Local grants ranged from $1000 to $200,000. They included general operating support as well as funding for staff and strategic planning. Grants also helped build new community meeting places and renovated or replaced kitchens, floors, and equipment for existing community buildings. Foundations funded projects at fairgrounds, parks, libraries, emergency shelters and food banks in communities across the four counties including Spray, Fossil, Long Creek, John Day, Burns and Prineville.
We know it takes hard work to plan a good project, research funders who have an interest in your project area, and then collect the information and write a grant that tells your story. Congratulations to our nonprofits! Well done!
Training and Workshops Pay Off
Most grant recipients were organizations who have sent people to grantwriting workshops and nonprofit trainings supported and endorsed by the Shelk Foundation.
With our encouragement, the Center for Nonprofit Stewardship (CNS) and Nonprofit Association of Oregon (NAO) brought their quality programs into our communities throughout the spring and fall, saving time and travel expense for hardworking community volunteers and staff. We also worked with Rural Development Initiatives (RDI) to bring their Regards to Rural conference to Central Oregon for the first time last summer and to Ontario in June 2016.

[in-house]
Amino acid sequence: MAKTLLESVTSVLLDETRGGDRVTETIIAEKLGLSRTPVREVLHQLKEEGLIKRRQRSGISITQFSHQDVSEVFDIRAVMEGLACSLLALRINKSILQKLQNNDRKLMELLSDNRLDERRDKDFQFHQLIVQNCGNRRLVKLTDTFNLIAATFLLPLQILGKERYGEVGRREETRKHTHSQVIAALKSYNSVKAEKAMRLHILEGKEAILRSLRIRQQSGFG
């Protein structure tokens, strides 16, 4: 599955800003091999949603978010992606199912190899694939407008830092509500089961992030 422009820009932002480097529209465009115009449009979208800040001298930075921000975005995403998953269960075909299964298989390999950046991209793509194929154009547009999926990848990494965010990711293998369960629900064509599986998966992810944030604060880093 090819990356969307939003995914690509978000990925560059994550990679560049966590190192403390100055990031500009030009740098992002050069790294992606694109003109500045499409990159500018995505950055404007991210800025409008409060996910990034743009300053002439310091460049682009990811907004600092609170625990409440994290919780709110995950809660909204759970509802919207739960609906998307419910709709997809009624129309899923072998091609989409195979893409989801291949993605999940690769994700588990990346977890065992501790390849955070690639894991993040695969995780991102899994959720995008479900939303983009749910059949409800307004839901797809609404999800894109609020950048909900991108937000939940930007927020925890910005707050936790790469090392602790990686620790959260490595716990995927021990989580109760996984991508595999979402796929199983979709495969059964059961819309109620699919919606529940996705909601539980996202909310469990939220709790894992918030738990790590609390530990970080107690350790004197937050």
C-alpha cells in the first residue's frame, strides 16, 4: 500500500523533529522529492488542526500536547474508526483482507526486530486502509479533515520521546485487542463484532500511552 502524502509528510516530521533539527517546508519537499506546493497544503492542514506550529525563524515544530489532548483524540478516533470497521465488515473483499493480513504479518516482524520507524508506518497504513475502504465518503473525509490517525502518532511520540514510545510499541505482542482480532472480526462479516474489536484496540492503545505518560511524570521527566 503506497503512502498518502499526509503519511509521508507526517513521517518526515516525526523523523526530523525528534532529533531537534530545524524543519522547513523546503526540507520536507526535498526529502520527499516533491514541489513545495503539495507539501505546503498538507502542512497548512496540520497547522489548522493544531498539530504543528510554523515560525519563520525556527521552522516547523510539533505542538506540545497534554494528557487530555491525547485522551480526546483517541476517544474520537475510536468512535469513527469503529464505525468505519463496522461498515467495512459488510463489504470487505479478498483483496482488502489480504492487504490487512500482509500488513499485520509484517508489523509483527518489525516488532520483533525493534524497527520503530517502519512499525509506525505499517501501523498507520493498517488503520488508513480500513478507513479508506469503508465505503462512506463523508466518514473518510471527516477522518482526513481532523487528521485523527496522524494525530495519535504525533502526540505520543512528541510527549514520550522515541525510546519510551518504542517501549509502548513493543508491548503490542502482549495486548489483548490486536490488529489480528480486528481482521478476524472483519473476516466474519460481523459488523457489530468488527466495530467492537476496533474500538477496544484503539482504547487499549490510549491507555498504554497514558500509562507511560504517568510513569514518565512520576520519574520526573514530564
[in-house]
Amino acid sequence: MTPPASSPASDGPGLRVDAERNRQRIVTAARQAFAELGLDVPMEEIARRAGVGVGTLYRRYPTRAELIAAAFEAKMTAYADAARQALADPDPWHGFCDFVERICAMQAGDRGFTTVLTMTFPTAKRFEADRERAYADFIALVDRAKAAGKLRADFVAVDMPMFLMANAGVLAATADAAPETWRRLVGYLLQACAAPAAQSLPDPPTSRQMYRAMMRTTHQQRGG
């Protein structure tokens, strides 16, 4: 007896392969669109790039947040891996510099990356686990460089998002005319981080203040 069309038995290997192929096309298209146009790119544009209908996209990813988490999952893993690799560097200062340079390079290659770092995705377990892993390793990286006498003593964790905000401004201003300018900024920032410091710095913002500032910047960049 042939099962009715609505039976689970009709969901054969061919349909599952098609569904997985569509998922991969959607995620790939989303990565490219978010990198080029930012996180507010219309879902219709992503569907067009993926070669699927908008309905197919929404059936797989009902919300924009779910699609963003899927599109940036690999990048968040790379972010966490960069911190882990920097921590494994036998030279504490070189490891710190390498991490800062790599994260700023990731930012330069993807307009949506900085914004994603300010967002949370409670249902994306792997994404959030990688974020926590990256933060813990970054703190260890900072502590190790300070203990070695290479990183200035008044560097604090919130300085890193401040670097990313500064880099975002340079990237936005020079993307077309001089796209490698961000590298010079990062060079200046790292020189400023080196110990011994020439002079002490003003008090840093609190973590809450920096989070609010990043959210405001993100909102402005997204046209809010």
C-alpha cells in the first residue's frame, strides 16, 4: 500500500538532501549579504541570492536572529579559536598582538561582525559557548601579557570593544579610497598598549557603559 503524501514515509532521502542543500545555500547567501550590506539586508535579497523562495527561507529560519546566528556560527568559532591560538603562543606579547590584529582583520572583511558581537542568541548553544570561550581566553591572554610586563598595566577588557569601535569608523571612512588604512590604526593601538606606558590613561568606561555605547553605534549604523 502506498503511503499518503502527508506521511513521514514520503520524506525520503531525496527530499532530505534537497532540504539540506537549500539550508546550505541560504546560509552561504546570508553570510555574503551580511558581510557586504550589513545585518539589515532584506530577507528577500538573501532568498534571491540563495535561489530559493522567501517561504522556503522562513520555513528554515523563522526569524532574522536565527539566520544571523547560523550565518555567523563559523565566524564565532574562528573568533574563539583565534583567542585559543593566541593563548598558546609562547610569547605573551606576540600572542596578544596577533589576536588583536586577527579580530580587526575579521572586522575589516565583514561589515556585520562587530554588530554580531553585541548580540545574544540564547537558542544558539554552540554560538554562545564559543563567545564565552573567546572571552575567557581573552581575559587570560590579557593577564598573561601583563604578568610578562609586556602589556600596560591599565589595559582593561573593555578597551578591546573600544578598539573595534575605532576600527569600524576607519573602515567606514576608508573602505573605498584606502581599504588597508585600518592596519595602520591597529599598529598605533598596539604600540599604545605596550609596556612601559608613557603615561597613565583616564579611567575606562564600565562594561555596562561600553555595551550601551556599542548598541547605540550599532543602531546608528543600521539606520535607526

Connections with Funders Build Awareness and Understanding
The Shelk Foundation helps in other ways, too, by bringing funders’ attention to critical needs and important projects in our counties.
When the Canyon Creek fire struck Grant County last summer our friends at Roundhouse Foundation provided Columbia Sportswear coats for students who had lost everything in the fire.
When a failing roof threatened the senior meal site in Fossil, we helped connect them with Meyer Memorial Trust who provided funds to fix the roof before winter.
The Lamb Foundation gave a significant grant to help start a family relief nursery in Prineville, and the Barbara Emily Knudsen Foundation brought their entire board of trustees to Burns in an innovative grantmaking process that included meeting face-to-face with nonprofit volunteers, listening to their grant proposals, asking questions, giving guidance and making truly informed grant decisions.
By working and learning together, we all make a difference in our rural counties.